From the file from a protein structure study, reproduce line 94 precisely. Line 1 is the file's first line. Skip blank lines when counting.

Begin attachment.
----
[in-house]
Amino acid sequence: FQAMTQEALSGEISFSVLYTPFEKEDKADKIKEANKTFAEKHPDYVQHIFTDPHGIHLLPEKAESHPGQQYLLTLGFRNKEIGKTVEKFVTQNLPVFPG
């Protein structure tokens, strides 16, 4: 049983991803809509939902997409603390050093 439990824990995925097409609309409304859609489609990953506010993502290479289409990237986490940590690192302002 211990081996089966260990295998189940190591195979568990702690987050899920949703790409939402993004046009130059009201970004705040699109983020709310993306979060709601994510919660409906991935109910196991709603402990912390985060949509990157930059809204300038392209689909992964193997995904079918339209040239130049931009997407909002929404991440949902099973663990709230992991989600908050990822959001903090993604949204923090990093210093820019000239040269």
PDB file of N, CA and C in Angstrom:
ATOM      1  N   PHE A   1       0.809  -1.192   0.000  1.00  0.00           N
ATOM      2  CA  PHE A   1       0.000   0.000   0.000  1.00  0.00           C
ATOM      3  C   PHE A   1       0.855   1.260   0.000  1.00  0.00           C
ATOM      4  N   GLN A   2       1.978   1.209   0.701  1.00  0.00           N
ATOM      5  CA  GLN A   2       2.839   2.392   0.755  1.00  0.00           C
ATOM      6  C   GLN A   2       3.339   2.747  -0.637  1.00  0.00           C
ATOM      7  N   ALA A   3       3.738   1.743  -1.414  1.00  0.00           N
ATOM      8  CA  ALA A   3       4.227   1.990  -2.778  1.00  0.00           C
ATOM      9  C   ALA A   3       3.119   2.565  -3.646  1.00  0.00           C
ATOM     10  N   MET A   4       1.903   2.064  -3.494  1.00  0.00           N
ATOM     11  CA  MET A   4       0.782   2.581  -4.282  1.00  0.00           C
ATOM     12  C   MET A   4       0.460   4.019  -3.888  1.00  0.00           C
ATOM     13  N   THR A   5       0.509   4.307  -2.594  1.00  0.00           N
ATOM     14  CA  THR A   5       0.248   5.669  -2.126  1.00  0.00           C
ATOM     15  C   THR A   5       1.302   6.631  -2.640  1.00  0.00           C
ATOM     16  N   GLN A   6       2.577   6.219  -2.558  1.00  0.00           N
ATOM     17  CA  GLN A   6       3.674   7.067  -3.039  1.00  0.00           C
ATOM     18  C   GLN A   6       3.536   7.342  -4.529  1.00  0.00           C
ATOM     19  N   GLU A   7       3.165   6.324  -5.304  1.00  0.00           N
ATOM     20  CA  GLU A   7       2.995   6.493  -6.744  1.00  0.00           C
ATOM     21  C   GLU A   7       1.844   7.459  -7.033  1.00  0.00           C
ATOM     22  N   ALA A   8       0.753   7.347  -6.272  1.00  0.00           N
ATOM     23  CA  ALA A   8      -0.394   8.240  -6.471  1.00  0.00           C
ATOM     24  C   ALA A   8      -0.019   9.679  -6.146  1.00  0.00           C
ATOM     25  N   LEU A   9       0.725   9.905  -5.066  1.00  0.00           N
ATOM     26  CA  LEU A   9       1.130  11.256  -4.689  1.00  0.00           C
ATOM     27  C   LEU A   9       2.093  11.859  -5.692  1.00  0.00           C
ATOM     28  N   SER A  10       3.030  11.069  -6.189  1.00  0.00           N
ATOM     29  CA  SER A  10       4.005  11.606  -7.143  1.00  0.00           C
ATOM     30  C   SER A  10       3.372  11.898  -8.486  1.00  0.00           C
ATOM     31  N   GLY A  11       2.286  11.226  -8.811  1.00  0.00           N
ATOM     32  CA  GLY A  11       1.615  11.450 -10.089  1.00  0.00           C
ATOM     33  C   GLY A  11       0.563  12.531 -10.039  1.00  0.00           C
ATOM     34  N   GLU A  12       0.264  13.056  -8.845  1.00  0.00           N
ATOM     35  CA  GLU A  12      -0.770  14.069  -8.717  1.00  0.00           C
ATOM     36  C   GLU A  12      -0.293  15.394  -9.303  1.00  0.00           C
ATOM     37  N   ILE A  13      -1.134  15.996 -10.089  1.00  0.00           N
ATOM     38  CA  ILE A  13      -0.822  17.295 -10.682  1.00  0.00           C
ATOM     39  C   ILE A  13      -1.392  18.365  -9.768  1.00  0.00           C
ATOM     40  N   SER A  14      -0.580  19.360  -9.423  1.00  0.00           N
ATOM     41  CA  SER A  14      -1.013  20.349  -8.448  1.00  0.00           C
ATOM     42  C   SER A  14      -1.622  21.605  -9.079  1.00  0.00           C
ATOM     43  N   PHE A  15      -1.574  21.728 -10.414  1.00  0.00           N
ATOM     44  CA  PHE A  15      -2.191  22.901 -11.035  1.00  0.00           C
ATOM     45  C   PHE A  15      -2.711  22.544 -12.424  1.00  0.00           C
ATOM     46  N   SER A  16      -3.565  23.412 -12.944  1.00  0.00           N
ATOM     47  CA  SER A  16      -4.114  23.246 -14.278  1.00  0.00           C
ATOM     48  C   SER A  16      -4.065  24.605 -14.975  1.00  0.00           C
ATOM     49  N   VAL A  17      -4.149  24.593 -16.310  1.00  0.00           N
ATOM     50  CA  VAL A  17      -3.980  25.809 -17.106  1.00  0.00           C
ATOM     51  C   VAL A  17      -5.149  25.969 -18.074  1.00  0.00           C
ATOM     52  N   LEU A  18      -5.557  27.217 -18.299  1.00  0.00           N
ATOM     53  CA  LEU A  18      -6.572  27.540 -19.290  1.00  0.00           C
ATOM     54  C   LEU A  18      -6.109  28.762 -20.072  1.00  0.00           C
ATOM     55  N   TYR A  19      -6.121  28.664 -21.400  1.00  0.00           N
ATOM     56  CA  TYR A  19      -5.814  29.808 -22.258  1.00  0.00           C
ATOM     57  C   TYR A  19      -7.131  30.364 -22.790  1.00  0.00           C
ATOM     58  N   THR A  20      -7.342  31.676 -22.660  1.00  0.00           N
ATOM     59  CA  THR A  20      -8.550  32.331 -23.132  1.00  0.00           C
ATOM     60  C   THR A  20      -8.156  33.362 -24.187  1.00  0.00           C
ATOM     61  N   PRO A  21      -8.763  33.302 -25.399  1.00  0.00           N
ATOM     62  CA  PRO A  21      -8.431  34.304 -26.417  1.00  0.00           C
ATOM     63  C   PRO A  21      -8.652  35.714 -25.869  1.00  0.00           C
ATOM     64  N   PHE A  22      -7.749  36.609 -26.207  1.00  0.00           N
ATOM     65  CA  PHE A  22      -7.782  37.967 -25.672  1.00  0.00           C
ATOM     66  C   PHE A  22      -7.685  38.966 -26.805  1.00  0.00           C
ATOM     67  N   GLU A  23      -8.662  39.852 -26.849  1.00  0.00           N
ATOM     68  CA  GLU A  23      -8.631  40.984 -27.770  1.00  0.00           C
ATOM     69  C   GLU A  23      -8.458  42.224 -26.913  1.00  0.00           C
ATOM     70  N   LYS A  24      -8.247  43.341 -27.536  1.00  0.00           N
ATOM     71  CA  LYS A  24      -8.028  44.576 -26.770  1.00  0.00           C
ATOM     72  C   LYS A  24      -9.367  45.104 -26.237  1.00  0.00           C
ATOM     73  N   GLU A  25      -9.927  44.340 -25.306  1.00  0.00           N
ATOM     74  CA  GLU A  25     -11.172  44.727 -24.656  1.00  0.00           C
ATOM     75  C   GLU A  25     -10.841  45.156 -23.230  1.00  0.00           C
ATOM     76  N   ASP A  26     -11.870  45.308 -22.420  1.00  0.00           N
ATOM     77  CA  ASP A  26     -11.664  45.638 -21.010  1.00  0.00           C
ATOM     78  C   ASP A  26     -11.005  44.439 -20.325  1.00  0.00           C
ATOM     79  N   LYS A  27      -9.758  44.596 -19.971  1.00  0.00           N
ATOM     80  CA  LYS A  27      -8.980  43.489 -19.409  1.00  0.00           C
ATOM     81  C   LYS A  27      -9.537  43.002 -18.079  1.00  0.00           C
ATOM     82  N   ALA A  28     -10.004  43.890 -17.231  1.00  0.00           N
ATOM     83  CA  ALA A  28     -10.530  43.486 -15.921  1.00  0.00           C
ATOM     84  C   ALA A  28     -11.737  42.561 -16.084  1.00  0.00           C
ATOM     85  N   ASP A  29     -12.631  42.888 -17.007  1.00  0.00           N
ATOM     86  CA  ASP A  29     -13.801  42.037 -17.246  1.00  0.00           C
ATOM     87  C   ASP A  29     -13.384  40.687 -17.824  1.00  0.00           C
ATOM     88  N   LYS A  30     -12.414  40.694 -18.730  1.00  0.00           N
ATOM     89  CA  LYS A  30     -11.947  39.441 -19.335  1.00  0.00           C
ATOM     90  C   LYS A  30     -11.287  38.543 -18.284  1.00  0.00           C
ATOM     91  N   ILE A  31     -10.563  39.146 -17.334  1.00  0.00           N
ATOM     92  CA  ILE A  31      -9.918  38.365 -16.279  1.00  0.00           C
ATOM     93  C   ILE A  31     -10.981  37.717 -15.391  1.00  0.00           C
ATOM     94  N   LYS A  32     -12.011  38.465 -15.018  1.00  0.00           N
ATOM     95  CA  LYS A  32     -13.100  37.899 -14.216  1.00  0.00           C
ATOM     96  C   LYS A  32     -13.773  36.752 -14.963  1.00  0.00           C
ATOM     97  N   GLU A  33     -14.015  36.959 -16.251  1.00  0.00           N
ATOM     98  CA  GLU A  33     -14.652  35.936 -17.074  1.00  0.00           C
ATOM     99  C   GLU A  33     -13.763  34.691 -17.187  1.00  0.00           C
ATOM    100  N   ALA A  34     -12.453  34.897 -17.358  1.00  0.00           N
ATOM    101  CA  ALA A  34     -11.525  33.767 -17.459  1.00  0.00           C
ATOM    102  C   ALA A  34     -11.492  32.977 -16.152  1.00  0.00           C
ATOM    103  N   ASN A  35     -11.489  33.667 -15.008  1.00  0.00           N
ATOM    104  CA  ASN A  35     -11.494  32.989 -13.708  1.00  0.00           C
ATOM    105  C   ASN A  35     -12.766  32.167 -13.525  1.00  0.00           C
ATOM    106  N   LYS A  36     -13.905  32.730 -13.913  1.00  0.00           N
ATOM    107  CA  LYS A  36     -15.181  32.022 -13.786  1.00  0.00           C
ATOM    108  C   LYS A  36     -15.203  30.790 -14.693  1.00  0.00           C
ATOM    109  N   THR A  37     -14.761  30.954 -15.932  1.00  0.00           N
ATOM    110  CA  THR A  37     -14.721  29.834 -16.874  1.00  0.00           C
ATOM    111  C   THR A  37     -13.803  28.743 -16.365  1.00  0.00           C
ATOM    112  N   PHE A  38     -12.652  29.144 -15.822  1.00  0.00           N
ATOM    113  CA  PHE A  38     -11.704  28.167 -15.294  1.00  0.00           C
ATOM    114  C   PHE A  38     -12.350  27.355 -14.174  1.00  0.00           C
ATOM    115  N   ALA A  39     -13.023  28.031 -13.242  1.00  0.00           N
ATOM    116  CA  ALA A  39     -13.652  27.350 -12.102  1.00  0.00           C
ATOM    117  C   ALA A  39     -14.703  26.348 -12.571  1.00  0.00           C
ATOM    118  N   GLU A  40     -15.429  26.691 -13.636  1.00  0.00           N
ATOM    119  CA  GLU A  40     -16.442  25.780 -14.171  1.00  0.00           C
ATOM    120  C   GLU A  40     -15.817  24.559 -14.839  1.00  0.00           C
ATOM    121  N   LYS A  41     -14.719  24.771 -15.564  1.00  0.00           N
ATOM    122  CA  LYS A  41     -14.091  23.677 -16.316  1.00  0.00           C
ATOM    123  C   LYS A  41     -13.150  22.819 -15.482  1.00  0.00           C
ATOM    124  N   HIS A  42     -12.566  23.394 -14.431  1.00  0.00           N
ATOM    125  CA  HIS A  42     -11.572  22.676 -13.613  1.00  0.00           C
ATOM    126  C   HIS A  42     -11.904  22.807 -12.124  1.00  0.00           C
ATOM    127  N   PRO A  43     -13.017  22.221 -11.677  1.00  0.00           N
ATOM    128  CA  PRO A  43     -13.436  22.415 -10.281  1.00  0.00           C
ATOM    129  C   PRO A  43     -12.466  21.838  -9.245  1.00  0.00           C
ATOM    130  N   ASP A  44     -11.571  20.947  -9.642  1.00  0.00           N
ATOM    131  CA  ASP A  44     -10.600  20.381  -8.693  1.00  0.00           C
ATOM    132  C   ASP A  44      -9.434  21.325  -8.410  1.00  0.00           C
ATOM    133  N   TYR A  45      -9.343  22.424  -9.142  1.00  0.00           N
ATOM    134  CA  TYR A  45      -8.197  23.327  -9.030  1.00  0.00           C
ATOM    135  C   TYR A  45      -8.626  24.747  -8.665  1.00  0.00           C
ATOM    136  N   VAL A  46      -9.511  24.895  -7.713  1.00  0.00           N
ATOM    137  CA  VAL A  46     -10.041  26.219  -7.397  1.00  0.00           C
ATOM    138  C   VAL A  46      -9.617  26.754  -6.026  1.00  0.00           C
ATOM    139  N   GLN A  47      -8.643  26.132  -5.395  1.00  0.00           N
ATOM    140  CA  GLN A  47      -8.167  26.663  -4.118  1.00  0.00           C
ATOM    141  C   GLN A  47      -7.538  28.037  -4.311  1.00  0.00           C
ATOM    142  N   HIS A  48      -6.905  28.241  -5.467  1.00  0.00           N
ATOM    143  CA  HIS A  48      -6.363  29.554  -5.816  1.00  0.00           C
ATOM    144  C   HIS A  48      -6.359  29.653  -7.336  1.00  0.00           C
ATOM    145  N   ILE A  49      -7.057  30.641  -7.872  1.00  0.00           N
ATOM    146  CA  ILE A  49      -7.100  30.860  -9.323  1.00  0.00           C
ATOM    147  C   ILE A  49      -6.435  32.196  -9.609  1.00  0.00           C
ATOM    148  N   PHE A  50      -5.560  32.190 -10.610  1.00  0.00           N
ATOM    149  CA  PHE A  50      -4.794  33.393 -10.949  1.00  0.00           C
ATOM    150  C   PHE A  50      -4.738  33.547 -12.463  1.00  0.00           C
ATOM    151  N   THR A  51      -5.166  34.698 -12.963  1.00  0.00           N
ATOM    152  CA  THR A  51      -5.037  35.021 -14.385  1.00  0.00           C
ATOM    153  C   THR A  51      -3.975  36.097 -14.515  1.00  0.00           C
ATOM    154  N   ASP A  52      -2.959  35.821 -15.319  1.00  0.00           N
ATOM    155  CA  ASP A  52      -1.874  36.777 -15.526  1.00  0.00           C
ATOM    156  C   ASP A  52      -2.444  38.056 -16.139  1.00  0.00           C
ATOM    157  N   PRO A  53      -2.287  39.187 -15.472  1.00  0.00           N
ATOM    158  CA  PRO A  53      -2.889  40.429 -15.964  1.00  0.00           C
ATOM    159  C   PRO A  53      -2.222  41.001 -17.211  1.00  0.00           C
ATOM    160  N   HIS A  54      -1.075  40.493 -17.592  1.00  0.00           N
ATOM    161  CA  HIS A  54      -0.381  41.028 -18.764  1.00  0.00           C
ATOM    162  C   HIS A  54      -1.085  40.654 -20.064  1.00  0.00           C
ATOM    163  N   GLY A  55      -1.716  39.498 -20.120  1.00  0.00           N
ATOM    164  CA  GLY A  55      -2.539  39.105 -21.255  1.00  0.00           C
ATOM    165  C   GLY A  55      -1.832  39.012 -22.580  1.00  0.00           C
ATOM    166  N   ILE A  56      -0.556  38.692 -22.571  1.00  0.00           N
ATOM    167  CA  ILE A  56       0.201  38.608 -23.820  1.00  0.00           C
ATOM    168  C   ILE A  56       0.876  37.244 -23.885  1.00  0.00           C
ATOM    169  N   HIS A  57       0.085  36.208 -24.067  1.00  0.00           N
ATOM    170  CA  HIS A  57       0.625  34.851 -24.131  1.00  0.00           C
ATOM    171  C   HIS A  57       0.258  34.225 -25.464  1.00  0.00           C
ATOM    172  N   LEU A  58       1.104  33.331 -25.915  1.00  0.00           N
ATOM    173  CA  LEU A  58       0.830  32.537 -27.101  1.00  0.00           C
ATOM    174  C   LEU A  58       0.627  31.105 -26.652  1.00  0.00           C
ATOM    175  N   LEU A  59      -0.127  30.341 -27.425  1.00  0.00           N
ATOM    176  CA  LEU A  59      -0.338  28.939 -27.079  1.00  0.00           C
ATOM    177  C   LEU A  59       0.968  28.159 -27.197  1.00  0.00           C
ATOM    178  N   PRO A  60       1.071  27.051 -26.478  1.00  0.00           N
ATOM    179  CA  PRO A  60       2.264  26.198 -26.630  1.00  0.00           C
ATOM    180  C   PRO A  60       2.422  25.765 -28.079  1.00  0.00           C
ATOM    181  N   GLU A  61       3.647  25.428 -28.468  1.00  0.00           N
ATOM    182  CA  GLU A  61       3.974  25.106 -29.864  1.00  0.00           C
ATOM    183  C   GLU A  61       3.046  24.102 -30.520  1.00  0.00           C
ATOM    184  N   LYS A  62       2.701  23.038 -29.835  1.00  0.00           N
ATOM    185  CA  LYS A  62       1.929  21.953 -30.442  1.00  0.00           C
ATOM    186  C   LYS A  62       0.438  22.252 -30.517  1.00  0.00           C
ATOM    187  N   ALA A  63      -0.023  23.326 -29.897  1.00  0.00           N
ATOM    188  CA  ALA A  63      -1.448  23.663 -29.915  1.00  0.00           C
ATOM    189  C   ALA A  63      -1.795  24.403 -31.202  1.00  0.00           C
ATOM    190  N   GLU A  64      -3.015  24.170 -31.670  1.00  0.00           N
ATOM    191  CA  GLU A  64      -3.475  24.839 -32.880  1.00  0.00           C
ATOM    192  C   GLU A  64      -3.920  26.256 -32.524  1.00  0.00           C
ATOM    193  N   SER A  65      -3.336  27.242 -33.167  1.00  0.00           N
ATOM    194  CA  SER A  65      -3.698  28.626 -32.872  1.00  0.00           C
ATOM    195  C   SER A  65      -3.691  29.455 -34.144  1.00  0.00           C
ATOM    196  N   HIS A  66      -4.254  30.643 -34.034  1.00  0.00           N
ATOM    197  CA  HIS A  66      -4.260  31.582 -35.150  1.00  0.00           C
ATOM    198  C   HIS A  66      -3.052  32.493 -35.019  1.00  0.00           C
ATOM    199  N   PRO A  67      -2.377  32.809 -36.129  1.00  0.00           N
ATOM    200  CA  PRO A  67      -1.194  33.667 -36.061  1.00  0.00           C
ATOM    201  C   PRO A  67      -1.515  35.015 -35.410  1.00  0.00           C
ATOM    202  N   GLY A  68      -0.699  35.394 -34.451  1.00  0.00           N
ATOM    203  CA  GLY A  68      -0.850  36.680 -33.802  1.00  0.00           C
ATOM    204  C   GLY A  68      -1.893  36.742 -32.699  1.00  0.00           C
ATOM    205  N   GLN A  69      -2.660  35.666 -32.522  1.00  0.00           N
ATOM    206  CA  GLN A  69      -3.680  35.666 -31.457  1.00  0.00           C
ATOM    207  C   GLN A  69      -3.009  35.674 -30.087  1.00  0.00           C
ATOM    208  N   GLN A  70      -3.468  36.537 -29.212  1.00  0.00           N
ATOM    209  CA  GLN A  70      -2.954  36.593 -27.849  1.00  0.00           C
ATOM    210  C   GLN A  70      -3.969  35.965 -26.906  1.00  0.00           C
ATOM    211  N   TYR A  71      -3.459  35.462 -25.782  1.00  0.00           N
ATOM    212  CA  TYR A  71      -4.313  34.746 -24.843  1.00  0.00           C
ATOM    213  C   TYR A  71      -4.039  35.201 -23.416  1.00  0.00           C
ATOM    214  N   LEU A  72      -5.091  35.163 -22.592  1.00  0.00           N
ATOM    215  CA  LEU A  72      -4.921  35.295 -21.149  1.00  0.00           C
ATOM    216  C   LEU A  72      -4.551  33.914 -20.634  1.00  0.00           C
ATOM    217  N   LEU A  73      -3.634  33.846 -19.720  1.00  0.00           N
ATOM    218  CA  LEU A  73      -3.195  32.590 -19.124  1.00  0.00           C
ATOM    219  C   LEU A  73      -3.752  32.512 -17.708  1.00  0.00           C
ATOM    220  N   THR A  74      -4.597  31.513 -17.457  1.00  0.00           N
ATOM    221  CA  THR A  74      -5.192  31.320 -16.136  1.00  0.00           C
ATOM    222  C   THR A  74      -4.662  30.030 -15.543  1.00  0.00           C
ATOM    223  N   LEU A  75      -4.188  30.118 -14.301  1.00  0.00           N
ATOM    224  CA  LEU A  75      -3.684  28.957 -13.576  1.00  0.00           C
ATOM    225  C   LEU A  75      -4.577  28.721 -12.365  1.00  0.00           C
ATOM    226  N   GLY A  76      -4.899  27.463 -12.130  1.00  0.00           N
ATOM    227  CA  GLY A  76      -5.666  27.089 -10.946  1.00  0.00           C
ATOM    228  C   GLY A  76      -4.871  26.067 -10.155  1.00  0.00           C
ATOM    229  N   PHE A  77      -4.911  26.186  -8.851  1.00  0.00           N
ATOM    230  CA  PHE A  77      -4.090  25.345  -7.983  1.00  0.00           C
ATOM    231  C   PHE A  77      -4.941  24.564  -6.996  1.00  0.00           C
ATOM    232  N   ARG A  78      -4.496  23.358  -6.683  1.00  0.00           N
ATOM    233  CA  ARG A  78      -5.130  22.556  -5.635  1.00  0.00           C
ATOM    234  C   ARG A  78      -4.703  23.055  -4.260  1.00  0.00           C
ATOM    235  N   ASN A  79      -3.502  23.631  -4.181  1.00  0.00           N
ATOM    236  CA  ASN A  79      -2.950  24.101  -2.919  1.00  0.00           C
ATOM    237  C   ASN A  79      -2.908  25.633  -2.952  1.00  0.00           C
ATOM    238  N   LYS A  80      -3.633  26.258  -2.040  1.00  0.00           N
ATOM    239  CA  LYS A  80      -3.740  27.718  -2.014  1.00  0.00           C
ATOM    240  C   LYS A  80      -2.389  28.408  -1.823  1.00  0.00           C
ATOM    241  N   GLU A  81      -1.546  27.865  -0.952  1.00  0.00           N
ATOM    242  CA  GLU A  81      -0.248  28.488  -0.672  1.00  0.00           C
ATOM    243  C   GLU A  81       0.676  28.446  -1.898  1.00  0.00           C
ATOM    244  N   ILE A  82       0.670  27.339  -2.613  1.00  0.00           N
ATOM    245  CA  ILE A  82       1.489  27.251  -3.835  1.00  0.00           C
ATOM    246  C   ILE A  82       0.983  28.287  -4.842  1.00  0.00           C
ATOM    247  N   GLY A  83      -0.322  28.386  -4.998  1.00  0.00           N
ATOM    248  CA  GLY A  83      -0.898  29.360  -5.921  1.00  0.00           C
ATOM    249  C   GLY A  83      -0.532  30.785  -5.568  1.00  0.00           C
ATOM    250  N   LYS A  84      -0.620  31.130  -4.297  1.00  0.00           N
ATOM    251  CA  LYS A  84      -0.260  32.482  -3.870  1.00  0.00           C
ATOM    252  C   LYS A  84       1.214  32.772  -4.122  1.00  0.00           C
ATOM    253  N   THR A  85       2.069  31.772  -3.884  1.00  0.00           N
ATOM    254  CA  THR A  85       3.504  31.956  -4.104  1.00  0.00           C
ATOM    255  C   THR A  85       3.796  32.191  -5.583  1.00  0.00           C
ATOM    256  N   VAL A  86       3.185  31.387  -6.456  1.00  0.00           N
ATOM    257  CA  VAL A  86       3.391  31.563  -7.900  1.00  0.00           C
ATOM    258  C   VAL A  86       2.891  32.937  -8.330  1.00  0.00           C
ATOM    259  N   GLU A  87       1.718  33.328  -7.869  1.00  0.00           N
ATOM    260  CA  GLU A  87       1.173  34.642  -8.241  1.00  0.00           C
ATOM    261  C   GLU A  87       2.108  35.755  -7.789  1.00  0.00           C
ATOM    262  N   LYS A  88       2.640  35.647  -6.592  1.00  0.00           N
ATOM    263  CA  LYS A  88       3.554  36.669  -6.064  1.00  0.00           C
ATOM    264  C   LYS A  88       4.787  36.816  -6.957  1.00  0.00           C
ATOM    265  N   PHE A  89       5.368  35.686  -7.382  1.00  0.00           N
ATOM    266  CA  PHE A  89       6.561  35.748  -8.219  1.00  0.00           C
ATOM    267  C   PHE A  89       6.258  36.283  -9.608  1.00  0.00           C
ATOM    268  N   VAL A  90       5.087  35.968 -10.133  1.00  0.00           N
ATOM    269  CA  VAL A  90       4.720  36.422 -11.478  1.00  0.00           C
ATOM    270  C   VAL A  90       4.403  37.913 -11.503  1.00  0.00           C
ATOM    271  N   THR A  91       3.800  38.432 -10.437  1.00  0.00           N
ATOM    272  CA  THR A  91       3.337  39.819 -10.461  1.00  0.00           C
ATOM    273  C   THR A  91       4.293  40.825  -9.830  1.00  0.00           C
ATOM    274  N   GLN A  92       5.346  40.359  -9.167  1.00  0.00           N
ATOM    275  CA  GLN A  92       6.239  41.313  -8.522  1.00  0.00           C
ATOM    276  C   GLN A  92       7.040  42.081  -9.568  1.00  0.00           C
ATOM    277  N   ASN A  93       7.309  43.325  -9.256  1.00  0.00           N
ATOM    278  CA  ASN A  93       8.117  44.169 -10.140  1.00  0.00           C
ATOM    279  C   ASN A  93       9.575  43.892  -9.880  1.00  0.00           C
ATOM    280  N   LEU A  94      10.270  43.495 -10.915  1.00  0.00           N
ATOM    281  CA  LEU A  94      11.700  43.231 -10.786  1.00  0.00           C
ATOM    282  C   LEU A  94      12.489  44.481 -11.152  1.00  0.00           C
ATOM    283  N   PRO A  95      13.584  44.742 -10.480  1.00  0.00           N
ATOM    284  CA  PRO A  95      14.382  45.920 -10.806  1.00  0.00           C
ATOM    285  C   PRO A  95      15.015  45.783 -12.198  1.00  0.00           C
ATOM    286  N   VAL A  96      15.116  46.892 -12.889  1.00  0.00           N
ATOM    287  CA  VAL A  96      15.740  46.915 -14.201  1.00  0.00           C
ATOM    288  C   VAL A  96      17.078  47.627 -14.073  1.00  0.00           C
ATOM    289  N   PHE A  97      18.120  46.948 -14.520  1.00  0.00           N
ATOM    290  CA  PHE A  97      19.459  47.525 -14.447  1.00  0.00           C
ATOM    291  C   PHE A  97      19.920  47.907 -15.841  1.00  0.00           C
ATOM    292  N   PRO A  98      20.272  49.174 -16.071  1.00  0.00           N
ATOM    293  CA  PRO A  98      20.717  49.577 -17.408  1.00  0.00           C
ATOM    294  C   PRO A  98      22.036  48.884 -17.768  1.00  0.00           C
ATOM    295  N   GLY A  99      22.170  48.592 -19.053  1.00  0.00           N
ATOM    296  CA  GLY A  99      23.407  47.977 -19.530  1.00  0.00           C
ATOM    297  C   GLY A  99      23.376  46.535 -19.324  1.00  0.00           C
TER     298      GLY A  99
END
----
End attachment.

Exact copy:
ATOM     90  C   LYS A  30     -11.287  38.543 -18.284  1.00  0.00           C